Pope Francis and the Archbishop of Canterbury, leaders of the global Roman Catholic and Anglican Churches, will begin a historic joint visit to South Sudan on Friday, January 27th, against the backdrop of potential tensions over LGBTQ+ rights. The pilgrimage of peace will also be joined by the leader of the Church of Scotland, Iain Greenshields.
The visit will provide an opportunity for Pope Francis, Archbishop of Canterbury Justin Welby, and Greenshields to meet President Salva Kiir, bishops, clergy, and people displaced by conflict in the region. The visit has been described as a “pilgrimage of peace” and will aim to promote peace and unity among the people of South Sudan.
In the lead-up to the visit, Pope Francis and Archbishop Welby made statements regarding same-sex relationships that contrast with the deeply conservative views that predominate in South Sudan. Pope Francis stated that laws criminalizing homosexuality were unjust and that the Catholic Church should work to put an end to such laws. Archbishop Welby expressed his “extreme joy” at the prospect of Church of England clergy blessing same-sex couples in marriages, even though he will not personally offer such blessings.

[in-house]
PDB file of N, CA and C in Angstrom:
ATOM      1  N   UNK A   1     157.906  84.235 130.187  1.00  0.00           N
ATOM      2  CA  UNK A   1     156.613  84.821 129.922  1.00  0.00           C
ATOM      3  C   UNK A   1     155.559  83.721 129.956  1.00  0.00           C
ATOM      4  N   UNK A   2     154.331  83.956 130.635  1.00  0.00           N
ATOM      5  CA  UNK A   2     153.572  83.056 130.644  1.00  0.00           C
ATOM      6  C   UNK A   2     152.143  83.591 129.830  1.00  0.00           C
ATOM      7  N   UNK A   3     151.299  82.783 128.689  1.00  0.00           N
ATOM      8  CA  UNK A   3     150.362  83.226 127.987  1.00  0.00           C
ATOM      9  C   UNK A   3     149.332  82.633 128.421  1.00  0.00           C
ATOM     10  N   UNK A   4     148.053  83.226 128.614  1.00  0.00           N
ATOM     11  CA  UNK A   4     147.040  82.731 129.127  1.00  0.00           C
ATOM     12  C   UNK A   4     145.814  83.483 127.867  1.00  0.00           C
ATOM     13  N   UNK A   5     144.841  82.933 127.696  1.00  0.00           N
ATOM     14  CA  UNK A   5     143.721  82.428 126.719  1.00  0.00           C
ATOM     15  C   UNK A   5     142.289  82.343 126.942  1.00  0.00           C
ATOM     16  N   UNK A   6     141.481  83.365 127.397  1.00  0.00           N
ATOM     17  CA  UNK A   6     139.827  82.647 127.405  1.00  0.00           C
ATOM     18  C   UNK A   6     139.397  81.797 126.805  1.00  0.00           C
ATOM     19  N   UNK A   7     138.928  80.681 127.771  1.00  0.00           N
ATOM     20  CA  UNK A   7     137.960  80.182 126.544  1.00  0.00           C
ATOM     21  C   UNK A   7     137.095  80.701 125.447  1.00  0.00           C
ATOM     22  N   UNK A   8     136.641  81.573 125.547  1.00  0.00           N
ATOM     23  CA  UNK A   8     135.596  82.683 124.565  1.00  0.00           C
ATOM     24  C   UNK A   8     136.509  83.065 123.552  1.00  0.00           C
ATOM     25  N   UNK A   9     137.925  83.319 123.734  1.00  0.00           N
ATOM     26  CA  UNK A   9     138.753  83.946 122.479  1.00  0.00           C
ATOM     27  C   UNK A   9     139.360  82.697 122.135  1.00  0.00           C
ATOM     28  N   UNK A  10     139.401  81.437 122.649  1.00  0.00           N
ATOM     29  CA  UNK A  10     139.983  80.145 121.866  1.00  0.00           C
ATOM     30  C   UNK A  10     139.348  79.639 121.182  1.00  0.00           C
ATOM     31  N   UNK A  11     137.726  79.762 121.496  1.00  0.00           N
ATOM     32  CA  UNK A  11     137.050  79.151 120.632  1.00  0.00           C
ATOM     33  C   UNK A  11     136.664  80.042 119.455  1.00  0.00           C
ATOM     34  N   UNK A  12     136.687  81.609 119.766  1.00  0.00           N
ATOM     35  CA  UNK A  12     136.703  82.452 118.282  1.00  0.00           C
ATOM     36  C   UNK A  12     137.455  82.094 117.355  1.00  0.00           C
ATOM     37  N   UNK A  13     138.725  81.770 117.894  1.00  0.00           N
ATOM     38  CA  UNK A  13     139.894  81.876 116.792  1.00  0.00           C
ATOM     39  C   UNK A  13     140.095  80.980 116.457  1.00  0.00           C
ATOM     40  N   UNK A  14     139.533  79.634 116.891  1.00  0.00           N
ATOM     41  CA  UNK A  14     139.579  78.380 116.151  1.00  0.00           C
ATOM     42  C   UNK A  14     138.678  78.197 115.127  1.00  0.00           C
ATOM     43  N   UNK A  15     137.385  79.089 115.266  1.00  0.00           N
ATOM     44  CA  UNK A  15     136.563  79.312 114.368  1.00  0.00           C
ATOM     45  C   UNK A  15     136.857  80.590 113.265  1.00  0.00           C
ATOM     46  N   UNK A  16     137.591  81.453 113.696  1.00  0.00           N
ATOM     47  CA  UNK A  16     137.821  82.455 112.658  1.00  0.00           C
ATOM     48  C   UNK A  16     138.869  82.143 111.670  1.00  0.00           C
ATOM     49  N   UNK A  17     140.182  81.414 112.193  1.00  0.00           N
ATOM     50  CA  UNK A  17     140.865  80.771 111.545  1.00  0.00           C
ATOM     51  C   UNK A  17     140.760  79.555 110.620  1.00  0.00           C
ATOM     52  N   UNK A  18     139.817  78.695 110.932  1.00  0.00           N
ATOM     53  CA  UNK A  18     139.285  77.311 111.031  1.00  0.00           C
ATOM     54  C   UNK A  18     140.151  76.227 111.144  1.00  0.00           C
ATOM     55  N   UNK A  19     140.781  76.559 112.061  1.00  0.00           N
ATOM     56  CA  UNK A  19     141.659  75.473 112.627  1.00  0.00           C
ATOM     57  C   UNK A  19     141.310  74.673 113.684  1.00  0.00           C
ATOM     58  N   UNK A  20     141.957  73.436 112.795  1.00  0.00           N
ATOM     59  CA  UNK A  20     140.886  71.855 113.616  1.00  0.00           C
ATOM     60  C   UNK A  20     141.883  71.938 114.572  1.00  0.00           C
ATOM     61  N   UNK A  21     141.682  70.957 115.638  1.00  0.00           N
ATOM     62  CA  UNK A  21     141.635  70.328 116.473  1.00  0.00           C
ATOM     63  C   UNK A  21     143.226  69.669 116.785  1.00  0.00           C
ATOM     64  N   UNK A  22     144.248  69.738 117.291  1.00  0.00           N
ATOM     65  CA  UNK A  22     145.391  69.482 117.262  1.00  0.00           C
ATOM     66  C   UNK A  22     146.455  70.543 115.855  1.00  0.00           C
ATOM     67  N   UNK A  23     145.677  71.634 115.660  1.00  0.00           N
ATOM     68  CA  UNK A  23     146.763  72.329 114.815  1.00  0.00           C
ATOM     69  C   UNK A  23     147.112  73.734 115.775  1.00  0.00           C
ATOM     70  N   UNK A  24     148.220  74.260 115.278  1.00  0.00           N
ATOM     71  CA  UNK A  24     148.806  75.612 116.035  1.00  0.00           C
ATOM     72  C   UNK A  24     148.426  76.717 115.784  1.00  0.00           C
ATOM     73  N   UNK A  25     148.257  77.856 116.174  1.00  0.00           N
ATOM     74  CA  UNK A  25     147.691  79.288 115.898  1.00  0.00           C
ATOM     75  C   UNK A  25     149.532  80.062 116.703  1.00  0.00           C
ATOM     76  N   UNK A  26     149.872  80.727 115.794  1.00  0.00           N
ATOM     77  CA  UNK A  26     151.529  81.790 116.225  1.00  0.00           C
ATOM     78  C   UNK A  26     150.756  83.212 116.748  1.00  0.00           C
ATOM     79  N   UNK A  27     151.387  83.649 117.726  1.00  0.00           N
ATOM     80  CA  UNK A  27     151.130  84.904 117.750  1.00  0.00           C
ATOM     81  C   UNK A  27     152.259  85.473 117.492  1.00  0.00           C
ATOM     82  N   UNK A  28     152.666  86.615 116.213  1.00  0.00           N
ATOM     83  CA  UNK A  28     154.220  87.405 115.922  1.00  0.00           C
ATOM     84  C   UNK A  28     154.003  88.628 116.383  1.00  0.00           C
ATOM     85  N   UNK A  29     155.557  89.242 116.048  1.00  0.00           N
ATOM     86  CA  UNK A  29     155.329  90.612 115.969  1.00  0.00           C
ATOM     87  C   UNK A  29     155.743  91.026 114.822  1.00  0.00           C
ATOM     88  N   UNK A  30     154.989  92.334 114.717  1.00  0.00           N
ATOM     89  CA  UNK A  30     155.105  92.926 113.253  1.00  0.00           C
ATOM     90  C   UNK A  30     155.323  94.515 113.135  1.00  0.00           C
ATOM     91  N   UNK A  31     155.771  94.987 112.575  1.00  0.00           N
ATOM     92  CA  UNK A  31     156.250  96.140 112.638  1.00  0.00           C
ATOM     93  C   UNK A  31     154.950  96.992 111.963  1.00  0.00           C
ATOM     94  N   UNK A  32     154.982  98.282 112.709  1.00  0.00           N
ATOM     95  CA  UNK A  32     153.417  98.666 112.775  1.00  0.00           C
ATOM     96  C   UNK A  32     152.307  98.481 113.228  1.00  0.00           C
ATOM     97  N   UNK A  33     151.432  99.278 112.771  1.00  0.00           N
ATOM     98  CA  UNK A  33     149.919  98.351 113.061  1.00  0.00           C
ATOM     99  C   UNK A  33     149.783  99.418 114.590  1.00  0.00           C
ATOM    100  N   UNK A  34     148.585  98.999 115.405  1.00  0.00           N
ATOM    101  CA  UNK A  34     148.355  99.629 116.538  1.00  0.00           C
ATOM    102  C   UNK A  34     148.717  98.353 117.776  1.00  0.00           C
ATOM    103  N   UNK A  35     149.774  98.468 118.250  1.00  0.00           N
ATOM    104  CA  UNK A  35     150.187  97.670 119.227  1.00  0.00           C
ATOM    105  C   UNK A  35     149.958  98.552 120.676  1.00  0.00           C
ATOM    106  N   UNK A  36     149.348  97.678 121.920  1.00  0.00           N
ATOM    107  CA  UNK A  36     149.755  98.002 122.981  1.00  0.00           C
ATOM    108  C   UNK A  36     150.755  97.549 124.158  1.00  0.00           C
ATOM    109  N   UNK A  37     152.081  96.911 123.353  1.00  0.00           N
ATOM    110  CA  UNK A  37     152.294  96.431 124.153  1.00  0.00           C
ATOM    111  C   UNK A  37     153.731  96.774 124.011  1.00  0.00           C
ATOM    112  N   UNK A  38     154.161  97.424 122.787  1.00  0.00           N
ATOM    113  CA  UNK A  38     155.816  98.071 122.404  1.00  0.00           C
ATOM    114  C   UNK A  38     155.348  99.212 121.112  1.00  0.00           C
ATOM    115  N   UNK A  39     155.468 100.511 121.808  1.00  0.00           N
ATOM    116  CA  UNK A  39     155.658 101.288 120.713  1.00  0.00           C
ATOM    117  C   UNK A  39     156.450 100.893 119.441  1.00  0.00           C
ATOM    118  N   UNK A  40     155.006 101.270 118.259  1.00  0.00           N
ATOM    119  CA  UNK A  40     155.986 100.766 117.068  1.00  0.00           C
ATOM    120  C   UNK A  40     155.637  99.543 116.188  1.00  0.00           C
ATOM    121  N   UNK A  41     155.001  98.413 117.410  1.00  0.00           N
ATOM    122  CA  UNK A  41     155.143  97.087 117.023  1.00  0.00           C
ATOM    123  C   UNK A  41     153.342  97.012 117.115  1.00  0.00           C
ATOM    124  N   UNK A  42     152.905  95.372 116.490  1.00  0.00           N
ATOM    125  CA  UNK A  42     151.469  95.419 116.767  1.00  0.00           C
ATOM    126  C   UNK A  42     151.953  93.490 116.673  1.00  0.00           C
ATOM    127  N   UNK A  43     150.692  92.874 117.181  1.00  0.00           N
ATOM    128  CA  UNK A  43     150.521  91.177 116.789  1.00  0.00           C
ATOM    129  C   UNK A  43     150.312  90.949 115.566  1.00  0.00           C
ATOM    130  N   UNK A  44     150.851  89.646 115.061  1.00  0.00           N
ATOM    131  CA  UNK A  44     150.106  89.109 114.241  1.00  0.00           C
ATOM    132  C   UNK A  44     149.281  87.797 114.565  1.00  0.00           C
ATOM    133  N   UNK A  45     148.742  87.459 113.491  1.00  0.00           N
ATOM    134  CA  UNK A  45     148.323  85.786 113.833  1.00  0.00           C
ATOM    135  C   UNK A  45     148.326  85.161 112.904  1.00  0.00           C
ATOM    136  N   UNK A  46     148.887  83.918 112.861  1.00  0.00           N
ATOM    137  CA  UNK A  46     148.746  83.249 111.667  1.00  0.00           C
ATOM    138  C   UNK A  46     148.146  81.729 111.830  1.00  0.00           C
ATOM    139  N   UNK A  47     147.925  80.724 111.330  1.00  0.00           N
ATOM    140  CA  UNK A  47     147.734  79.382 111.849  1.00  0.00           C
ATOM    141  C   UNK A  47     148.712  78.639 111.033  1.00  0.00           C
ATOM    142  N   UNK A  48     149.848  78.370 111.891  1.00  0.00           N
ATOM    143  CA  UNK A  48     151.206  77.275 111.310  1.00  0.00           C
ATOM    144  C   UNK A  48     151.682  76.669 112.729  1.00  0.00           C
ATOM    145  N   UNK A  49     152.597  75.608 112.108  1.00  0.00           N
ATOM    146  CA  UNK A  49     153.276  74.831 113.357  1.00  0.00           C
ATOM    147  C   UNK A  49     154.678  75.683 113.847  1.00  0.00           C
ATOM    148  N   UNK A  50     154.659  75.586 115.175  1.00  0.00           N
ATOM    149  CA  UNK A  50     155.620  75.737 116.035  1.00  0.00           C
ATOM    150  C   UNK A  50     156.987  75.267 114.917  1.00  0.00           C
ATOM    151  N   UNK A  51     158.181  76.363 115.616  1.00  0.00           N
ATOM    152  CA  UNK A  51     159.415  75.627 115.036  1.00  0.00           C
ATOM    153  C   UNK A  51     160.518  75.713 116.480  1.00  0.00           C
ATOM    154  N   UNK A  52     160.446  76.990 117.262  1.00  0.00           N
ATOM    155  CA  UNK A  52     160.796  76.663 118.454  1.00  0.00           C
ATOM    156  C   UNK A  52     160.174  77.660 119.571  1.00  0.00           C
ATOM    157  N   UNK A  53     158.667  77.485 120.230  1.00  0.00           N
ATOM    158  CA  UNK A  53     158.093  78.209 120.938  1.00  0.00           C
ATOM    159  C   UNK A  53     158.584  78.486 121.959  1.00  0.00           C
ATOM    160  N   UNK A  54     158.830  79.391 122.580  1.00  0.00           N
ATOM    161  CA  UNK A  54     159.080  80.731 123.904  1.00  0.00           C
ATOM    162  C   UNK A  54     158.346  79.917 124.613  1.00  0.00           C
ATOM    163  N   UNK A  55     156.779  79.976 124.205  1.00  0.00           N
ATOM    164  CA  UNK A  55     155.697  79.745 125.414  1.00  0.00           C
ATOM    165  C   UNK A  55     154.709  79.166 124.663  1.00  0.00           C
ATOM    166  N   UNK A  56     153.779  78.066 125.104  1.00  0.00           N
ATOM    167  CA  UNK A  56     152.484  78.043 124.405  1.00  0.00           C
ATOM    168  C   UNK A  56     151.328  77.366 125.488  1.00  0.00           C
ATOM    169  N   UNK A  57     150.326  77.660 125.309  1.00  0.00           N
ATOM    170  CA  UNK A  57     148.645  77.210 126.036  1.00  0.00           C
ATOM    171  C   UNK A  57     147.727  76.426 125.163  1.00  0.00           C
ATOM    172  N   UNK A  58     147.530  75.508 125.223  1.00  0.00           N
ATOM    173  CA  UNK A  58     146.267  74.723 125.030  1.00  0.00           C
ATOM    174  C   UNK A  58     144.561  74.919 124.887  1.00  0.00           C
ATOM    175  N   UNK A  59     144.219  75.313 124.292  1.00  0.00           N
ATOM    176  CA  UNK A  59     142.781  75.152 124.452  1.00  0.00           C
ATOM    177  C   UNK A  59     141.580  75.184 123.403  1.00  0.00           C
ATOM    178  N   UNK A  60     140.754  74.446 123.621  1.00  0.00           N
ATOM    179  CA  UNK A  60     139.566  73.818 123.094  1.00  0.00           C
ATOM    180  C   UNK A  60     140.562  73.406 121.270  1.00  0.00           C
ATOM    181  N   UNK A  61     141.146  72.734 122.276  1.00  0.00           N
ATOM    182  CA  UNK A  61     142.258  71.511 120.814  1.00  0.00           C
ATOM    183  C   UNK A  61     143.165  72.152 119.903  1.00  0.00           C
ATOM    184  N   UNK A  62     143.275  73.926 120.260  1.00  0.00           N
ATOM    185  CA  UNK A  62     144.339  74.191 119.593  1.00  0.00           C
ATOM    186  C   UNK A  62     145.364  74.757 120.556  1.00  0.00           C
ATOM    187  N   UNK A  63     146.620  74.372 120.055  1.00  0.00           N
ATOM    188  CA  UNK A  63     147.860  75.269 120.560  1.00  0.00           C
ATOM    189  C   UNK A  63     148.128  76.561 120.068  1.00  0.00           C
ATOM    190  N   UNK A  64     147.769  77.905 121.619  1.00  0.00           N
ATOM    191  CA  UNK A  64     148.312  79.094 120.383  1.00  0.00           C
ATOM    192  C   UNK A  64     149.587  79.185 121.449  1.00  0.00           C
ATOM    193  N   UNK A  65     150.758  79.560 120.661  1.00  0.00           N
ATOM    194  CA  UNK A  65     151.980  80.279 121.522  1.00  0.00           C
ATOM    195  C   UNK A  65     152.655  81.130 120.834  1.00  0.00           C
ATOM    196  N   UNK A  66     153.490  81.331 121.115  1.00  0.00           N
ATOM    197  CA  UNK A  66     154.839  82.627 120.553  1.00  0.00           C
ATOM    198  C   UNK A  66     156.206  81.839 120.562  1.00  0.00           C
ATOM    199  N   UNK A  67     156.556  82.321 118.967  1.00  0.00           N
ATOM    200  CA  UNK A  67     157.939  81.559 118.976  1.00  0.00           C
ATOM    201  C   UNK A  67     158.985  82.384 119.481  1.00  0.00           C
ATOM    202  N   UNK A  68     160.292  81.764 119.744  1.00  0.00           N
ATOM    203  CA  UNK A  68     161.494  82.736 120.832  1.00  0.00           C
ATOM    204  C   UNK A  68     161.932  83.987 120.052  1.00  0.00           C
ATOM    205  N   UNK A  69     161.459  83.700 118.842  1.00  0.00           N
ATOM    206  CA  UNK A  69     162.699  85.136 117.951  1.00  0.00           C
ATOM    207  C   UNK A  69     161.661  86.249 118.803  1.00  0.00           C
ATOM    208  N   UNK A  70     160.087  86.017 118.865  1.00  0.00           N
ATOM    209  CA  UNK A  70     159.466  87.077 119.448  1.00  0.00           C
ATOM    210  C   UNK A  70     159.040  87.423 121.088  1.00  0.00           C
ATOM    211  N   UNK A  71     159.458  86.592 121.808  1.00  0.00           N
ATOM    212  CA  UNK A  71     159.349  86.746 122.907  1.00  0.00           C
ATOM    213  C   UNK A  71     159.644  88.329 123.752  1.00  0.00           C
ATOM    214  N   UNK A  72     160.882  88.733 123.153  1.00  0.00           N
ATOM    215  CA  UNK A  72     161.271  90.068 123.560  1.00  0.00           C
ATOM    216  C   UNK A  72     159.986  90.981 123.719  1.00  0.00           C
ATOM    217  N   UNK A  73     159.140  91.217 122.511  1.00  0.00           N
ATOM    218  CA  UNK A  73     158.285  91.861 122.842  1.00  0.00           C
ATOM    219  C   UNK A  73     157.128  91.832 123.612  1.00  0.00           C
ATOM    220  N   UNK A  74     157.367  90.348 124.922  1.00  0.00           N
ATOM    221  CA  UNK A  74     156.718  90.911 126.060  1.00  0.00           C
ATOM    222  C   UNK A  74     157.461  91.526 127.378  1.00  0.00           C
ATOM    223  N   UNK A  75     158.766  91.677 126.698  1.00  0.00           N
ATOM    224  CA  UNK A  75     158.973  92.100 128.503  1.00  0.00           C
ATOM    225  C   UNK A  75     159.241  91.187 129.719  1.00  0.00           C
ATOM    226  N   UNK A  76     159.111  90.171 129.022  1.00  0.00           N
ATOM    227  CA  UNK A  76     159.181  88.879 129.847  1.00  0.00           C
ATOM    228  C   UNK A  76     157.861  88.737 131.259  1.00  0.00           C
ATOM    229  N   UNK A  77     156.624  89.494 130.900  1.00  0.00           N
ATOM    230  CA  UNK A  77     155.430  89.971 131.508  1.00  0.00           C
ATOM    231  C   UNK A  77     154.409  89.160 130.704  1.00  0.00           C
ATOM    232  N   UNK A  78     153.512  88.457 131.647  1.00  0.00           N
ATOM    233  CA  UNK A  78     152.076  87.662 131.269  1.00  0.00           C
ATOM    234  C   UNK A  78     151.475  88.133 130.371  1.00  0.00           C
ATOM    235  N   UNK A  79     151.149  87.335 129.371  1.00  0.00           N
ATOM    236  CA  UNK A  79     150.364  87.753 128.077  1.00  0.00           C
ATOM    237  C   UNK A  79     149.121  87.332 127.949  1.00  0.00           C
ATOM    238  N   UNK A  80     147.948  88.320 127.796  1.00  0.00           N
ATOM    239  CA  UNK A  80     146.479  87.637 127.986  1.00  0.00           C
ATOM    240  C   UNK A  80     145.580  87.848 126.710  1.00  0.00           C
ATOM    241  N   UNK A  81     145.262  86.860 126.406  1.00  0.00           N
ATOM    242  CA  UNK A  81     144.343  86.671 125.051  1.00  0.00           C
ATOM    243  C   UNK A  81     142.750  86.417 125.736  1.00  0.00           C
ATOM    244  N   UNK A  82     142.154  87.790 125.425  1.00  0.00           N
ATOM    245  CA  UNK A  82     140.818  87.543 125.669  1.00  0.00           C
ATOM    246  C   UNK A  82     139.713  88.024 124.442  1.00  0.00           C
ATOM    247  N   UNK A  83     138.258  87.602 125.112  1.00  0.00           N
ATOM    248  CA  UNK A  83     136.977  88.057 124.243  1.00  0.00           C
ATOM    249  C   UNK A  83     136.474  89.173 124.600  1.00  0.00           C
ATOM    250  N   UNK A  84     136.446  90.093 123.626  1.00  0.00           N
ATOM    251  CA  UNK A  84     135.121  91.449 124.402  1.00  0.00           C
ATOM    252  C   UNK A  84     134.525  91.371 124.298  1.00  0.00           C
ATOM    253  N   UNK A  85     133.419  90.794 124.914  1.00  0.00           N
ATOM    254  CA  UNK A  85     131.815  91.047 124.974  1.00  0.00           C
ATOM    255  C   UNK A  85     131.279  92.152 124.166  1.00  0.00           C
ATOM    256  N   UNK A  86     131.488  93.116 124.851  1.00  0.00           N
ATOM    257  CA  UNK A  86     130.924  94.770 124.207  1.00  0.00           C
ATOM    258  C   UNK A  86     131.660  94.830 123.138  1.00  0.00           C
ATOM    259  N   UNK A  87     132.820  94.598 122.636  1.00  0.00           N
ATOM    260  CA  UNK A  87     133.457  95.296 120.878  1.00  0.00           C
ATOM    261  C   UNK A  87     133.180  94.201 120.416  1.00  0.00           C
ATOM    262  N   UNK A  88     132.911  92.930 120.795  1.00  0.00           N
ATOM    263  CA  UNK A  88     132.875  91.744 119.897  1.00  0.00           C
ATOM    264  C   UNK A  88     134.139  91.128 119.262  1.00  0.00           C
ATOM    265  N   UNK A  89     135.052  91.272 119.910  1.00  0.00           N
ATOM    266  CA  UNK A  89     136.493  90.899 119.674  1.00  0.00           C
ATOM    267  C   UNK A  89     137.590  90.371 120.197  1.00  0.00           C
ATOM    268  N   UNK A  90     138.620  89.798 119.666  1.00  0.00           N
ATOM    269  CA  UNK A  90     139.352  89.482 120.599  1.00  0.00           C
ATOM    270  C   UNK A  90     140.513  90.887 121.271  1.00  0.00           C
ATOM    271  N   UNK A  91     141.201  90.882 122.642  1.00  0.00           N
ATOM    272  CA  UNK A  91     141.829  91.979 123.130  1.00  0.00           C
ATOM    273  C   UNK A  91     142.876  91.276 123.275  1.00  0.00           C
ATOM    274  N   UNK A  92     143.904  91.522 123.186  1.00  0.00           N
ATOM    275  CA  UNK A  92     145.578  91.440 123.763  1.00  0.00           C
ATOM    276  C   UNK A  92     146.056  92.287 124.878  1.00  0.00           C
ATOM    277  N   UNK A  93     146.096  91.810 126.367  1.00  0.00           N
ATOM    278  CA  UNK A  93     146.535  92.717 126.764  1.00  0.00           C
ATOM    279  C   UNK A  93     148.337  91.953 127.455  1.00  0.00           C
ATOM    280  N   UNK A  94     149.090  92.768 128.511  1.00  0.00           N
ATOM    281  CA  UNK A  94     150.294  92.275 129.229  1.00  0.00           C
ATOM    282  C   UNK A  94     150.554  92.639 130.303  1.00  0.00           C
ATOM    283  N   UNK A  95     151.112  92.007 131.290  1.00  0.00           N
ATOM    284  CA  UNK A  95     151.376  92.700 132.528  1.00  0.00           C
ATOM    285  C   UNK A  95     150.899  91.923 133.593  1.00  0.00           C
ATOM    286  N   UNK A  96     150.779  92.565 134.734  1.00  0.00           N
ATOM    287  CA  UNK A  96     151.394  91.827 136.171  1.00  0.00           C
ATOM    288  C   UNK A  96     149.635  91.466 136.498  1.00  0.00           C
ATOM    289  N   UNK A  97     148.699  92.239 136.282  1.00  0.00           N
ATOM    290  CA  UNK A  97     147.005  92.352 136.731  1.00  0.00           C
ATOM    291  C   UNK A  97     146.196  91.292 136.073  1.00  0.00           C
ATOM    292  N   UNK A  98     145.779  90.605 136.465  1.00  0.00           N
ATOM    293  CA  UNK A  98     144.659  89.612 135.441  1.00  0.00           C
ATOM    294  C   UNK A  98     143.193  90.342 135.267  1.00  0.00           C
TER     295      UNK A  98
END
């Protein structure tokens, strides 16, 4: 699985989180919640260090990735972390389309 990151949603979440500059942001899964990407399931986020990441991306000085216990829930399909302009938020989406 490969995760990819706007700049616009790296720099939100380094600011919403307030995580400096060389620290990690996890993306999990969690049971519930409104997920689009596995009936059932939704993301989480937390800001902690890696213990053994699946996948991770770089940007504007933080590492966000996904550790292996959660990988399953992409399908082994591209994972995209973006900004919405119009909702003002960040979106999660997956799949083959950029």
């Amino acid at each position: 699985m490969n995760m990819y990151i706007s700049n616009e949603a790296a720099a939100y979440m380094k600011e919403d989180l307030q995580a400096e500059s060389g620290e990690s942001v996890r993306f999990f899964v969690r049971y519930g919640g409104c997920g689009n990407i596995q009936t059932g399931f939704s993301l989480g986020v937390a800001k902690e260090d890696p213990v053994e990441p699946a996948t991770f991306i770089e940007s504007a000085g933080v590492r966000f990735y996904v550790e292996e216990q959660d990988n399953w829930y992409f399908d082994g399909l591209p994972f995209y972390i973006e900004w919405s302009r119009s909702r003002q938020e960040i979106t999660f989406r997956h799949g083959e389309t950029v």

Despite these statements, local political and church leaders have expressed their anger, with the head of the Anglican church in South Sudan, Archbishop Justin Badi Arama, claiming that Welby is “failing to defend biblical truth” and accusing the English bishops of “rewriting God’s law.”
The joint visit to South Sudan marks a significant moment in the relationship between the Roman Catholic and Anglican Churches and will highlight the growing numbers of these churches in sub-Saharan Africa, in contrast to declining numbers in the West. The visit was postponed last July due to the advice of Francis’ doctors not to travel, but has been eagerly awaited for years. The visit is expected to promote peace and unity among the people of South Sudan, which continues to face violence, hunger, and instability despite a 2018 peace deal.